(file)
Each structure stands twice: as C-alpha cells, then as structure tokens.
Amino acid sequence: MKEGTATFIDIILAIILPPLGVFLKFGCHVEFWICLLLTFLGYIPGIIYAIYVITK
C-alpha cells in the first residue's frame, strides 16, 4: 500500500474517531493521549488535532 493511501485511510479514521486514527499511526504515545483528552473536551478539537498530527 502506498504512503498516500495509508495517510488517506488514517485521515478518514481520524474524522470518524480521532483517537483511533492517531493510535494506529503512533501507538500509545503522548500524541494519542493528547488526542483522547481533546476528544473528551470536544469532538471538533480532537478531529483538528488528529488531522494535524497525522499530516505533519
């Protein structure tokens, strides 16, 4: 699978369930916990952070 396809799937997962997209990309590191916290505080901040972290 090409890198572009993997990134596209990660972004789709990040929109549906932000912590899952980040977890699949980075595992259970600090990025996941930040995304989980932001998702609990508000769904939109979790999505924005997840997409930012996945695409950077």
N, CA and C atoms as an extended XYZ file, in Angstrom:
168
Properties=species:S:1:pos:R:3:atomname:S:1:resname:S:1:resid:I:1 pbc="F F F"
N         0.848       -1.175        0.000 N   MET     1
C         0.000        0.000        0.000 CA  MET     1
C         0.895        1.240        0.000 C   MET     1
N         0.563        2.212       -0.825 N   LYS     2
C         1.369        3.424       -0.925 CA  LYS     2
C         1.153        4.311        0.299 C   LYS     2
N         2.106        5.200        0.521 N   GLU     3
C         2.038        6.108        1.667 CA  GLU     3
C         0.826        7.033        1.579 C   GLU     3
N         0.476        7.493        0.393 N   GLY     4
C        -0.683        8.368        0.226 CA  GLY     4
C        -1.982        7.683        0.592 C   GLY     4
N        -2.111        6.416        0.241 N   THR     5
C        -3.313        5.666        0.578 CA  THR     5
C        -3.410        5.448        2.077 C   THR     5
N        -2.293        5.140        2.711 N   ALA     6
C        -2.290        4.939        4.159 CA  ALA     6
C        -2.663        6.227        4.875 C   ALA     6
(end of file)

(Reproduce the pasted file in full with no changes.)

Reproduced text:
Each structure stands twice: as C-alpha cells, then as structure tokens.
Amino acid sequence: MKEGTATFIDIILAIILPPLGVFLKFGCHVEFWICLLLTFLGYIPGIIYAIYVITK
C-alpha cells in the first residue's frame, strides 16, 4: 500500500474517531493521549488535532 493511501485511510479514521486514527499511526504515545483528552473536551478539537498530527 502506498504512503498516500495509508495517510488517506488514517485521515478518514481520524474524522470518524480521532483517537483511533492517531493510535494506529503512533501507538500509545503522548500524541494519542493528547488526542483522547481533546476528544473528551470536544469532538471538533480532537478531529483538528488528529488531522494535524497525522499530516505533519
């Protein structure tokens, strides 16, 4: 699978369930916990952070 396809799937997962997209990309590191916290505080901040972290 090409890198572009993997990134596209990660972004789709990040929109549906932000912590899952980040977890699949980075595992259970600090990025996941930040995304989980932001998702609990508000769904939109979790999505924005997840997409930012996945695409950077």
N, CA and C atoms as an extended XYZ file, in Angstrom:
168
Properties=species:S:1:pos:R:3:atomname:S:1:resname:S:1:resid:I:1 pbc="F F F"
N         0.848       -1.175        0.000 N   MET     1
C         0.000        0.000        0.000 CA  MET     1
C         0.895        1.240        0.000 C   MET     1
N         0.563        2.212       -0.825 N   LYS     2
C         1.369        3.424       -0.925 CA  LYS     2
C         1.153        4.311        0.299 C   LYS     2
N         2.106        5.200        0.521 N   GLU     3
C         2.038        6.108        1.667 CA  GLU     3
C         0.826        7.033        1.579 C   GLU     3
N         0.476        7.493        0.393 N   GLY     4
C        -0.683        8.368        0.226 CA  GLY     4
C        -1.982        7.683        0.592 C   GLY     4
N        -2.111        6.416        0.241 N   THR     5
C        -3.313        5.666        0.578 CA  THR     5
C        -3.410        5.448        2.077 C   THR     5
N        -2.293        5.140        2.711 N   ALA     6
C        -2.290        4.939        4.159 CA  ALA     6
C        -2.663        6.227        4.875 C   ALA     6